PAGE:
Until October 2, 1813, the only ordained United Brethren minister was Bishop William Otterbein, who had been ordained in 1749 as a German Reformed minister in Germany. The early UB ministers were classified as “full ministers,” “preachers,” and “exhorters.” Christian Newcomer had been elected in May 1813 as a bishop, taking the place of Martin Boehm, who had passed away the year before. However, Newcomer was not ordained; he was merely a “full minister.”
At the time, we had two conferences–the Original or Eastern conference in Pennsylvania and neighboring states, and Miami Conference in western Ohio. In August 1813, Miami Conference sent a letter to Bishop Otterbein asking him to ordain one or more ministers, who could then ordain others. The letter reached Otterbein in late September. At that point, Otterbein was near death–and, in fact, would pass away six weeks later.
At the same time, “full minister” Joseph Hoffman was concerned when he heard about Otterbein’s ill health. He traveled 90 miles to Christian Newcomer’s home, and asked him if it would be appropriate to request that Otterbein ordain them. Newcomer wasn’t concerned about getting ordained, but he saw merit in the idea. The two men traveled together to Baltimore to see Otterbein.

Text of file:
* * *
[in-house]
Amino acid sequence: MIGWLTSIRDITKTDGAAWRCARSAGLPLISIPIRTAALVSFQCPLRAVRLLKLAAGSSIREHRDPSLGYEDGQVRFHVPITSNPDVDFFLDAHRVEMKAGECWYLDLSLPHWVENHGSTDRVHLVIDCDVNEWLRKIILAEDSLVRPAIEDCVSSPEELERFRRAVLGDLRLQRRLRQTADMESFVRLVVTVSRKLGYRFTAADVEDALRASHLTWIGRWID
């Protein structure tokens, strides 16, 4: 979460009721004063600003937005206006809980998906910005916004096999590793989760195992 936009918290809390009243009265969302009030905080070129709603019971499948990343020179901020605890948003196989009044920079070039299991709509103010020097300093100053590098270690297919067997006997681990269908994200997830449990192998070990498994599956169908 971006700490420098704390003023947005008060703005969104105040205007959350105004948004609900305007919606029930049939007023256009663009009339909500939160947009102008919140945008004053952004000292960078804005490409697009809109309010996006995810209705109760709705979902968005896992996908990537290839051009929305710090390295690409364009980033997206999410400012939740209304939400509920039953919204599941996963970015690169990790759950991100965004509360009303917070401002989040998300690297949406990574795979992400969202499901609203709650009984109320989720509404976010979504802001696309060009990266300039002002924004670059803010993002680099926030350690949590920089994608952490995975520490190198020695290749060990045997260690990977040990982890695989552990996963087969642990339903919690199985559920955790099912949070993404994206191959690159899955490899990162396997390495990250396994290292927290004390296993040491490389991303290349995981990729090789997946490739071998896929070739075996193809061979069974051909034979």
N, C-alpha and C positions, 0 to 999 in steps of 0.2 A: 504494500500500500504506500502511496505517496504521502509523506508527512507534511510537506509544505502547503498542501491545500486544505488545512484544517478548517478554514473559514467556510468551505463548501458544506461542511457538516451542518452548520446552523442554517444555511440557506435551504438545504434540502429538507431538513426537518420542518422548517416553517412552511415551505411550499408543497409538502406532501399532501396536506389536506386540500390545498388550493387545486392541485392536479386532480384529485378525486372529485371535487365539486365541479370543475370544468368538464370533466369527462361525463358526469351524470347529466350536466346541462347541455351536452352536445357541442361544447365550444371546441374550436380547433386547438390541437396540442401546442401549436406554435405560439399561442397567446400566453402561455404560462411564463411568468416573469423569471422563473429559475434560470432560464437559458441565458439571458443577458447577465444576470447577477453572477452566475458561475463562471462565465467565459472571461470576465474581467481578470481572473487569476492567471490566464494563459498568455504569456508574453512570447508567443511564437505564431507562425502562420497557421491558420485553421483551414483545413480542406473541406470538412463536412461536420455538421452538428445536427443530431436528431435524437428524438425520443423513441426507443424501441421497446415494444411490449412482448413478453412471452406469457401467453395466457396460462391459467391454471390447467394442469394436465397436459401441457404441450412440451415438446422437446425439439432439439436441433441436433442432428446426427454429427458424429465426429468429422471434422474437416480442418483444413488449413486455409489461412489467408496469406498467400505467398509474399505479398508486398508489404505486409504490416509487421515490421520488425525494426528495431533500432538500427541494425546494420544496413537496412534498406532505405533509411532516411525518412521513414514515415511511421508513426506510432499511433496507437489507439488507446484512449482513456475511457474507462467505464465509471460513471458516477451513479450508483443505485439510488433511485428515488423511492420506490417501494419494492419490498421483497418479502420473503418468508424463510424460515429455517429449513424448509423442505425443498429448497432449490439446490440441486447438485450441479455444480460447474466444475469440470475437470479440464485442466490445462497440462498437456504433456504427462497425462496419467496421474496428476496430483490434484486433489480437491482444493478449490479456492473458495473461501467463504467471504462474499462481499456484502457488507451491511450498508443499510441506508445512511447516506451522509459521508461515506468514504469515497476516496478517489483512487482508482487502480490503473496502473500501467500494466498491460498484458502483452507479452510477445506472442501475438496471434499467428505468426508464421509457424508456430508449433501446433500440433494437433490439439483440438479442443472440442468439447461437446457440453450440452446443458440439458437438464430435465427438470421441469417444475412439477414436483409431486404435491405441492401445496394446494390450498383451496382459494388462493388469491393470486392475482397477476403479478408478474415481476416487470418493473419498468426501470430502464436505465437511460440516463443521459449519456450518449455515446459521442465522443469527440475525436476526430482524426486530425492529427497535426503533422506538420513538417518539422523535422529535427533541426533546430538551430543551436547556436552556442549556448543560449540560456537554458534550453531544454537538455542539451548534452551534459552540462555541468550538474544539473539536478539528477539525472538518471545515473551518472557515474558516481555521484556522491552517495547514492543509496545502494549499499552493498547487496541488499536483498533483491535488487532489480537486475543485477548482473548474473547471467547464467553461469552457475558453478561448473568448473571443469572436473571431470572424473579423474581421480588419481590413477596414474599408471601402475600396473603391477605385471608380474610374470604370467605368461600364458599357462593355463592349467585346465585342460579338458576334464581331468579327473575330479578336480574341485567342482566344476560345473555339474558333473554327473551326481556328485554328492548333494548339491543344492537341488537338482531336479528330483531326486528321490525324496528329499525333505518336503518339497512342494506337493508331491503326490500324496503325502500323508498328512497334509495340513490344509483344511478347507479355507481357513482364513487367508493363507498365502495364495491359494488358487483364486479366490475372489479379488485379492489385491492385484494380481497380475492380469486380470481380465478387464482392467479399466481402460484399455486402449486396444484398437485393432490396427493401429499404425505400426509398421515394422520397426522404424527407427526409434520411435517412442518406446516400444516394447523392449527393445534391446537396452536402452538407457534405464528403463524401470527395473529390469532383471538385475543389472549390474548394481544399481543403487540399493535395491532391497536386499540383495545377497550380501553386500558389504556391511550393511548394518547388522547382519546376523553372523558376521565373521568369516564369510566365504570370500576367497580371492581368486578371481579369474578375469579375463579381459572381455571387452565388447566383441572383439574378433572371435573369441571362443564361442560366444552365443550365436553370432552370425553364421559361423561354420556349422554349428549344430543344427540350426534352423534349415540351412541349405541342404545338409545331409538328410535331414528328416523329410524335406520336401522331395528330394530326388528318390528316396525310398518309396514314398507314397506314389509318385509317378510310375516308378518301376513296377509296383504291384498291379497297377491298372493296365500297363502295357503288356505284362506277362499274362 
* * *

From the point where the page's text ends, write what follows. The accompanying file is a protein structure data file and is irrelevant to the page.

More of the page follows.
Otterbein told them about the letter he had recently received from Miami Conference. He told them he had always considered himself unworthy to conduct ordinations, but now saw the necessity for doing so “before I shall be removed.”
The next day, various leaders from the Baltimore congregation gathered in Otterbein’s home for the ordination service. Newcomer and Hoffman were joined by Frederick Shaffer, who had become a Christian years before during Otterbein’s ministry in Lancaster, Pa., and was now apparently serving at Otterbein’s church.
The infirm Otterbein was helped into a chair, from which he addressed the three men (cautioning them to not be too quick to ordain others). He prayed, and then was helped to his feet so he could lay his hands on the three men and ordain them to the ministry. Otterbein was assisted by William Ryland, an esteemed Methodist minister who, in 1820, became chaplain of the US Senate.
Frederick Shaffer died in 1814; he briefly filled the pulpit after Otterbein’s death.
Joseph Hoffman succeeded Otterbein as pastor of what is now called “Old Otterbein Church” in Baltimore. In 1817, he gave up city life to minister in pioneer settlements in western Ohio, starting churches in numerous places and playing an important role in the UB church’s westward expansion.
Christian Newcomer served as a bishop until his death in 1830. In 1815, Newcomer ordained a minister named Christian Crum, and then assisted Crum in ordaining seven other ministers. One of those seven, Andrew Zeller, was elected bishop in 1817 and served alongside Newcomer for four years. Zeller, in poor health, was succeeded in 1821 by Joseph Hoffman, who served until 1825.
Nearly all ordained United Brethren ministers are part of a chain which started with Otterbein and continued through Newcomer and Hoffman, and from them spread to include thousands of other ministers through the years.